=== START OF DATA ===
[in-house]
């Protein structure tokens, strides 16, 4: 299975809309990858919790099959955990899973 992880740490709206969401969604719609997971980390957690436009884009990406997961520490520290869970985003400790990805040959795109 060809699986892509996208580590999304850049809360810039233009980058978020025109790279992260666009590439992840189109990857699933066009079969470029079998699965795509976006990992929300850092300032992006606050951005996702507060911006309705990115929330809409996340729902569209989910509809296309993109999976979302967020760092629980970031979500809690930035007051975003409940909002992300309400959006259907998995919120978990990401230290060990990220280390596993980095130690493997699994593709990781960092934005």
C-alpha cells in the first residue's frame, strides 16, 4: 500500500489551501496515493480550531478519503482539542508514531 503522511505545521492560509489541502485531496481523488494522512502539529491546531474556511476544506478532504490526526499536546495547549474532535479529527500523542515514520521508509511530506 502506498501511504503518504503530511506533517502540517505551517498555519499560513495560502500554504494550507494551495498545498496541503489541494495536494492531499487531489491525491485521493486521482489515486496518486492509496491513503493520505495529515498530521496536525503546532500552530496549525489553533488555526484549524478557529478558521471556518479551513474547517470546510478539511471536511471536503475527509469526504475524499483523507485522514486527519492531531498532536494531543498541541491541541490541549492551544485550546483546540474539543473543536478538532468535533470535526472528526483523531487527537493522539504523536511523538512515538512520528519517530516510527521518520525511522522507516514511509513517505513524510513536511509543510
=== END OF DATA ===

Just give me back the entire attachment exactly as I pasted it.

[in-house]
């Protein structure tokens, strides 16, 4: 299975809309990858919790099959955990899973 992880740490709206969401969604719609997971980390957690436009884009990406997961520490520290869970985003400790990805040959795109 060809699986892509996208580590999304850049809360810039233009980058978020025109790279992260666009590439992840189109990857699933066009079969470029079998699965795509976006990992929300850092300032992006606050951005996702507060911006309705990115929330809409996340729902569209989910509809296309993109999976979302967020760092629980970031979500809690930035007051975003409940909002992300309400959006259907998995919120978990990401230290060990990220280390596993980095130690493997699994593709990781960092934005």
C-alpha cells in the first residue's frame, strides 16, 4: 500500500489551501496515493480550531478519503482539542508514531 503522511505545521492560509489541502485531496481523488494522512502539529491546531474556511476544506478532504490526526499536546495547549474532535479529527500523542515514520521508509511530506 502506498501511504503518504503530511506533517502540517505551517498555519499560513495560502500554504494550507494551495498545498496541503489541494495536494492531499487531489491525491485521493486521482489515486496518486492509496491513503493520505495529515498530521496536525503546532500552530496549525489553533488555526484549524478557529478558521471556518479551513474547517470546510478539511471536511471536503475527509469526504475524499483523507485522514486527519492531531498532536494531543498541541491541541490541549492551544485550546483546540474539543473543536478538532468535533470535526472528526483523531487527537493522539504523536511523538512515538512520528519517530516510527521518520525511522522507516514511509513517505513524510513536511509543510